A guest post by Chloe from Nixies Nook about the importance of healthy friendships.
Let’s face it, making friends as an adult can be difficult. We don’t have the same structure or time as we did growing up, and nurturing long-lasting friendships can seem like an impossible task.
But, something I’ve learned in my late twenties and early thirties, is just how important platonic friendships are to our overall well-being.
Friends help break up feelings of isolation and loneliness and can play a pivotal part in boosting our self-confidence. While our family can sometimes make us feel pressured or even misunderstood, good friends are on hand to encourage us to be our authentic selves.
My friends are some of the most important people in my life besides my husband and my cats. While I’ve had many connections come and go, there are a select few who’ve stuck around for the long haul. They’ve helped me rebuild my confidence and they’ve shown me what true human connection is.
Five ways healthy friendships help improve our well-being.
They can help improve our self-esteem.
Good friendships improve our well-being by helping us develop a positive self-image. They can help us see ourselves in a more positive light, something which we all struggle with on occasion. All of this helps improve confidence, and self-worth and therefore helps us lead happier and healthier lives.
The bottom line is that if you want to celebrate all the little things you do, trust your friends. Good friends take the time to praise and celebrate each other for even the littlest of achievements. Even the things you don’t tell just anyone, your friends will have your back.
Personally speaking, my best friend was the first to know when I started a blog and continues to be my biggest supporter, besides my husband. He sees the work I put in, reads most articles I write and even offers a hand in helping brainstorm new ideas. Thanks to him my self-esteem has skyrocketed and I have a higher sense of self-worth.
But what if you’re going through a difficult time in your own life? Surely it’s hard to feel joy for someone else’s success, even if they are your friends? While it can be hard to watch our friends succeed when our own lives may be in turmoil, it’s important to set aside your own jealousy.
It’s valid to feel left behind, and you most certainly should process that emotion in your own space. But try to remember that your time will come and when it does your friends will be on hand to celebrate with you.
Good friends are always on hand to help.
How many times have you needed support in your life, moral, emotional or even physical? Good friends are there for each other through all of these. They can offer a listening ear, a helping hand and more.
I can think of several examples of times in my life when my friends have been my anchor. From the death of my grandparents to my own brush with illness, they were there to offer advice, listen, and even fetch me groceries.
Next time you need a couch moved why not call on your friends to help you out? If the friendship stands true, then you’ll never have to lift furniture alone.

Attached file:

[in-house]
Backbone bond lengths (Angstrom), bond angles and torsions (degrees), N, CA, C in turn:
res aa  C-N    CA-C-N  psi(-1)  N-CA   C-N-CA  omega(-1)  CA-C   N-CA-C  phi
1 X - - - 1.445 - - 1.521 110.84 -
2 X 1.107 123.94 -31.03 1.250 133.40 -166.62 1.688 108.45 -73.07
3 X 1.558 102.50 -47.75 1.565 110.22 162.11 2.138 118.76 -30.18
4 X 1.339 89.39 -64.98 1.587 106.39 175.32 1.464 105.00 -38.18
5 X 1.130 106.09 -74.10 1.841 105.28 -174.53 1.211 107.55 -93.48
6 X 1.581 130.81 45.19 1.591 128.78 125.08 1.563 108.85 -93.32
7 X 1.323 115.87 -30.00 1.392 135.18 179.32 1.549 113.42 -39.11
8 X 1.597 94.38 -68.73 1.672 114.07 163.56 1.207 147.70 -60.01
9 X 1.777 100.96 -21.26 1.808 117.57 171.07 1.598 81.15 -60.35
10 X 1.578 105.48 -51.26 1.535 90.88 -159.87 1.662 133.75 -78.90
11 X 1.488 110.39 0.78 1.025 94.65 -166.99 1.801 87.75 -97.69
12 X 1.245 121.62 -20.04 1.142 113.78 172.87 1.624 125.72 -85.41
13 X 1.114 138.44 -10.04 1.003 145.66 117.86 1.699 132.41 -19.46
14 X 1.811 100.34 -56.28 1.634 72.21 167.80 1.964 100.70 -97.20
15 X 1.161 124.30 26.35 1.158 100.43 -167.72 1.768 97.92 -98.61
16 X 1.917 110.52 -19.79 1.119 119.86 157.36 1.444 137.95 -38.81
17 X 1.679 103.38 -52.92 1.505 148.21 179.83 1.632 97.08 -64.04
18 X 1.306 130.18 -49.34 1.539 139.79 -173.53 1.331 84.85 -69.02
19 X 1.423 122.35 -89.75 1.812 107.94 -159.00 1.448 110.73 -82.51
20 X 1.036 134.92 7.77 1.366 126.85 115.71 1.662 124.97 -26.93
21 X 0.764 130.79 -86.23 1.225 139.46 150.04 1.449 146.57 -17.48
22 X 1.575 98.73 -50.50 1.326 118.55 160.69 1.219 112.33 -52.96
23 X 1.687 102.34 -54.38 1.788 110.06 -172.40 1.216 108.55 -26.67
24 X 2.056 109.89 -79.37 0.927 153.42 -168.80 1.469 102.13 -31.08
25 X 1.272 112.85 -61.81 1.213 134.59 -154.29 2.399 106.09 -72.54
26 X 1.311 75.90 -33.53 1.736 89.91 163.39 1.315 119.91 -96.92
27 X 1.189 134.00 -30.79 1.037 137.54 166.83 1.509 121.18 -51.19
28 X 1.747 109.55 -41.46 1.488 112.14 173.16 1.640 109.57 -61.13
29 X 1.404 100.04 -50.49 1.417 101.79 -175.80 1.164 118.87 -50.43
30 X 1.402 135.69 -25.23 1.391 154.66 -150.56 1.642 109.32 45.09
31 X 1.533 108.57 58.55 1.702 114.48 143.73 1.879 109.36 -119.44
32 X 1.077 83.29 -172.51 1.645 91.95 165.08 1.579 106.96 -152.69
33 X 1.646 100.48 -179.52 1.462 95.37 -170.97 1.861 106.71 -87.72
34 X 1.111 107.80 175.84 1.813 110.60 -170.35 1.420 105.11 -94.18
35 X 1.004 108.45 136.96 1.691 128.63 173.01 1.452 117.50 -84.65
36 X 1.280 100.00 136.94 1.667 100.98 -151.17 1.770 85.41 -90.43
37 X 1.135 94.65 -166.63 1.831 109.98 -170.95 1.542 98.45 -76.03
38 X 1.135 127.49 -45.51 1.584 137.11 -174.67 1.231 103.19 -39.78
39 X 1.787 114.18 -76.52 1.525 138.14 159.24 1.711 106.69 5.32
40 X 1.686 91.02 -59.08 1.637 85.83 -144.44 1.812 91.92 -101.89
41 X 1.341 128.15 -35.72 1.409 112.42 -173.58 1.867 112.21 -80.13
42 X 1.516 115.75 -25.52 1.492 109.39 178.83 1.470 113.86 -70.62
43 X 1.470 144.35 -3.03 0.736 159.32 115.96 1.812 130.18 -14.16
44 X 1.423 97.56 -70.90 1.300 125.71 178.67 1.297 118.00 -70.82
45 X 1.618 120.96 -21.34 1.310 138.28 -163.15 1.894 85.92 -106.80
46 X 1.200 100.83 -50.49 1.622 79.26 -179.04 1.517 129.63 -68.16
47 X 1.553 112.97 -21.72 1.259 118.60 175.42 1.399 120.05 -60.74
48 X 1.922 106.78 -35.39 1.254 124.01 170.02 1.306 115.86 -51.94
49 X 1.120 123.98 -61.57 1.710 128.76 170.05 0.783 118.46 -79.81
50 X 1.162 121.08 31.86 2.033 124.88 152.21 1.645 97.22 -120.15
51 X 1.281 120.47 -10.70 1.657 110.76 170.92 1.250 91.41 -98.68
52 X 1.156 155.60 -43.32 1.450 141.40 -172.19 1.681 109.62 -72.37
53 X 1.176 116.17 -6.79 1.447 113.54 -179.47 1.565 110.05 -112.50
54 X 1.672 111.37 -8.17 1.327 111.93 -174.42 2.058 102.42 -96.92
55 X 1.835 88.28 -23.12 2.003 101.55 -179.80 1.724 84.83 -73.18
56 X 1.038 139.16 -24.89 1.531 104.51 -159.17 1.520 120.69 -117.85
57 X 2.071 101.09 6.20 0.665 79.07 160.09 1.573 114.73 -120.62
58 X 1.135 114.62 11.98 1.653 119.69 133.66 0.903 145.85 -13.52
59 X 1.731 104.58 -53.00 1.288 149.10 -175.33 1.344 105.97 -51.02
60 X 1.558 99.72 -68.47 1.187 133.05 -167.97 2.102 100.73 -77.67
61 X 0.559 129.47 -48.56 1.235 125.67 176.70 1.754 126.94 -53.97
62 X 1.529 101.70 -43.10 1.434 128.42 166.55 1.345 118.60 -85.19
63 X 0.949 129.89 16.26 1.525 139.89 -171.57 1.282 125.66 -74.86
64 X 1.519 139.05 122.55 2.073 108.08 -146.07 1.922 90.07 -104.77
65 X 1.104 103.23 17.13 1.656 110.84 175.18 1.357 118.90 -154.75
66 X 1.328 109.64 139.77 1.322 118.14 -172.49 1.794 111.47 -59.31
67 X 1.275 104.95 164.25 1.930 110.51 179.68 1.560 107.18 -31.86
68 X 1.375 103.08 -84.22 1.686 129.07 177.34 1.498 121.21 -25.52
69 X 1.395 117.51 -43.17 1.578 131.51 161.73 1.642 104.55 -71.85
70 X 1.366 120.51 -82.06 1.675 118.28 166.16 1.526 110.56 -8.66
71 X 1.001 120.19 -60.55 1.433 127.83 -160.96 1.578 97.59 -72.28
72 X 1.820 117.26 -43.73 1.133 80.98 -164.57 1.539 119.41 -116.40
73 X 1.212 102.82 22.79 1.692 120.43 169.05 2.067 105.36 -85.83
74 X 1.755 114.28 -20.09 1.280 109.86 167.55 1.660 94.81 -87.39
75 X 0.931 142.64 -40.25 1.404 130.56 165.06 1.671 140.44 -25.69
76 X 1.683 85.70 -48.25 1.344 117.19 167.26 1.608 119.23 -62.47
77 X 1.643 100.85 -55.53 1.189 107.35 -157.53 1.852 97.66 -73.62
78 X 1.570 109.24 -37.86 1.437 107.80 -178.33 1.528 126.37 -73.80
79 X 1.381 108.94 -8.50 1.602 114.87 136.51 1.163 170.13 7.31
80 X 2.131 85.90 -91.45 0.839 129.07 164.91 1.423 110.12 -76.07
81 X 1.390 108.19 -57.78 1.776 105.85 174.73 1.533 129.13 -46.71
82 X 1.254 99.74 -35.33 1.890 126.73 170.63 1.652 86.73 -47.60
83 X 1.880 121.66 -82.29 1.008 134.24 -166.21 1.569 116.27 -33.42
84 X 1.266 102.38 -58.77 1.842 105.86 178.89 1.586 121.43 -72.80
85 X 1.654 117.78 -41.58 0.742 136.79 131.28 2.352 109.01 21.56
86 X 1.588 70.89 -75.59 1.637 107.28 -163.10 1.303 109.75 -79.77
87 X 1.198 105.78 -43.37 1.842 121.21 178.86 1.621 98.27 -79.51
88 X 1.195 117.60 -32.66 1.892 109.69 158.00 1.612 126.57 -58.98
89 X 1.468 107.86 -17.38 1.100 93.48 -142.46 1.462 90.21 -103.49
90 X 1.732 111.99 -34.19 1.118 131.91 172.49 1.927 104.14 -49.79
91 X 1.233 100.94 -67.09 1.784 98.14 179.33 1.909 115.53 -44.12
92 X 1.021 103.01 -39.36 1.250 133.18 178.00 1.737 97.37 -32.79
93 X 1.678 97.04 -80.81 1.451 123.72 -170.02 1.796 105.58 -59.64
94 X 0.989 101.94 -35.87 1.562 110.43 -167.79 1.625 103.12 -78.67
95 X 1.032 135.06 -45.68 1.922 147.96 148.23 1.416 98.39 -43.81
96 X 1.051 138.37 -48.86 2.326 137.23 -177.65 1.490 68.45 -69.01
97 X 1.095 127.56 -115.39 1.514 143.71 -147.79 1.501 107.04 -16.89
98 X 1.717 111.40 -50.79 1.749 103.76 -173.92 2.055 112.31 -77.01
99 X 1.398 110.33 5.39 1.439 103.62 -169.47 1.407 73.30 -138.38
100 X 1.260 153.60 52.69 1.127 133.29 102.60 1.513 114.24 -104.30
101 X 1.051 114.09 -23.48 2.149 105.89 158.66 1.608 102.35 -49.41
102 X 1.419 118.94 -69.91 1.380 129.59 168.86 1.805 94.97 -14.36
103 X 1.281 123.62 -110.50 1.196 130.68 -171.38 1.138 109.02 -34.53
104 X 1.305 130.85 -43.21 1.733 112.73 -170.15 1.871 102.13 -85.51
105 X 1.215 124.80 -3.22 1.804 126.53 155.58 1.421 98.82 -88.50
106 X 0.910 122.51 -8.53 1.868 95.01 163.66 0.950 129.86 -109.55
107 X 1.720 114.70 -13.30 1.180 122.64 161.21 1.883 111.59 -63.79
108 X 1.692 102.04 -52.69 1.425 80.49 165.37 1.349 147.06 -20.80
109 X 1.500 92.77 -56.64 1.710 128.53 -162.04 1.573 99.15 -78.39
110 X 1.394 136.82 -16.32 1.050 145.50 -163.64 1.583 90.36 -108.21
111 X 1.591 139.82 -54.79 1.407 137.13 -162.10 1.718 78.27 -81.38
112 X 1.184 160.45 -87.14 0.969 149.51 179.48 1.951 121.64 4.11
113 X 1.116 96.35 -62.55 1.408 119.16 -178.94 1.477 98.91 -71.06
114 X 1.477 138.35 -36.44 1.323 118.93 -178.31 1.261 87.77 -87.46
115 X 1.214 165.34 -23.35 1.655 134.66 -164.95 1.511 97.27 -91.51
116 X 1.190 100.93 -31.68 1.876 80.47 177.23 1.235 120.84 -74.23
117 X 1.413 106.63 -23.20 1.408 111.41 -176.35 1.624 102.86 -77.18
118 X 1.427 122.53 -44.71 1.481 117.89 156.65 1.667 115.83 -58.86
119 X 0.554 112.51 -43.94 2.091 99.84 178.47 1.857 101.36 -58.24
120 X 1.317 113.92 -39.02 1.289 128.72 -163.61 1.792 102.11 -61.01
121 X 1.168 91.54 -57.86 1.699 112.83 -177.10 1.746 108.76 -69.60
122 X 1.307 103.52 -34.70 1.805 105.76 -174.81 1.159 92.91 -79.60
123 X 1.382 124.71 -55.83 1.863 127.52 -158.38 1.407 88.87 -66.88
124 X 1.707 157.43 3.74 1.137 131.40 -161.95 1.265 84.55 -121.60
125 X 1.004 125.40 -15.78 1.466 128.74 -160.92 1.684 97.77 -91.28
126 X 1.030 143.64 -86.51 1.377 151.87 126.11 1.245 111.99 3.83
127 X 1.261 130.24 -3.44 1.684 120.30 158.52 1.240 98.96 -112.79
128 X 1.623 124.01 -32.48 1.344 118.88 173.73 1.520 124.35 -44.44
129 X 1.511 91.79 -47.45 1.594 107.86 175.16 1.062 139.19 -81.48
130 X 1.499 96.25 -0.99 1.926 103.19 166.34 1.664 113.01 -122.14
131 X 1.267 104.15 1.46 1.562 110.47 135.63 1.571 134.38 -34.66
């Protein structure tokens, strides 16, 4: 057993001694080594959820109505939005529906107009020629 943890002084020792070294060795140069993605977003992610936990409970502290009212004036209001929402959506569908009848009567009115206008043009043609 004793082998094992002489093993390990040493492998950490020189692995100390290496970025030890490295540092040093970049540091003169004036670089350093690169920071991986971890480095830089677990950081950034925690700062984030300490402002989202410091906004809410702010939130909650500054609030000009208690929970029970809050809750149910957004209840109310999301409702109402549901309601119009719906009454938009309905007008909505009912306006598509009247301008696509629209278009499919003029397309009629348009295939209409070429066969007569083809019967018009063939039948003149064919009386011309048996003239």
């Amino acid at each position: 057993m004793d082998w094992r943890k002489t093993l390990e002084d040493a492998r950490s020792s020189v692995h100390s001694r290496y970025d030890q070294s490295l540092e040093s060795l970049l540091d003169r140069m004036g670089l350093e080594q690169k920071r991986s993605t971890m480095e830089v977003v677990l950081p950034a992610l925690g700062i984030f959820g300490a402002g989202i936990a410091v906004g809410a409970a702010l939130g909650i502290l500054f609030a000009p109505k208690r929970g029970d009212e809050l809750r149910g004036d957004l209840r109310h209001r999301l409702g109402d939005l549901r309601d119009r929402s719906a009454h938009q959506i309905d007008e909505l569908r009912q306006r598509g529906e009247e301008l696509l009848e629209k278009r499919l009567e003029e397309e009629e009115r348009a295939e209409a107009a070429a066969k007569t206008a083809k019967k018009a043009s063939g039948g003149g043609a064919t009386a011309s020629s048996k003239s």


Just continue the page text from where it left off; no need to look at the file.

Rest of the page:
Friendships are a great mood booster!
What better way to boost your mood than to spend an evening with a good friend? Or to pick up the phone and unload your troubles? It doesn’t matter how you go about it, by simply speaking to a close friend we can instantly boost our mood and release those feel-good hormones.
In times of stress, I’ve found it a great comfort to simply send my worries to my best friend through Whatsapp. Even if he doesn’t respond, he knows that the act of putting it out there helps get it off my chest. And if he has input or says something as simple as ‘I’m here for you,’ it makes all the difference.
Friendships can help ward off loneliness
Loneliness is normal from time to time, even when we have good friends. But long-lasting friendships can help ward off long-term loneliness which can be seriously detrimental to our overall health.
Over the last few years, we’ve all experienced some degree of loneliness due to the ongoing COVID pandemic and the lockdowns that came with it. However, it was during this time that my husband and I discovered the joy of connecting socially with our friends. We spent Saturday nights doing virtual quizzes, Sunday evenings playing online video games and even hosted ‘dinner’ parties over Zoom.
Even just chatting with our friends made us both feel less isolated and helped us both come to terms with our various anxieties.
Our friends can offer a much-needed reality check
While our friends have our back, they shouldn’t be afraid to call us out. You can offer a reality check without being nasty or rude about it. I appreciate honesty, and much prefer it when my friends are honest with me rather than enabling poor behaviour.
True friends are able to give us the harsh facts that we don’t necessarily want to hear, and vice versa. If I’m acting inappropriately or self-sabotaging, I appreciate that my best friend doesn’t hold back. He’s by no means rude but isn’t afraid to give me a kick when I need it. In a way, he provides much-needed motivation when it’s otherwise lacking.
Can you think of any other ways your friendships have helped you?
We would love to hear from you in the comments. It can something as small as receiving a handwritten note or as big a gesture as an all-expenses-paid trip!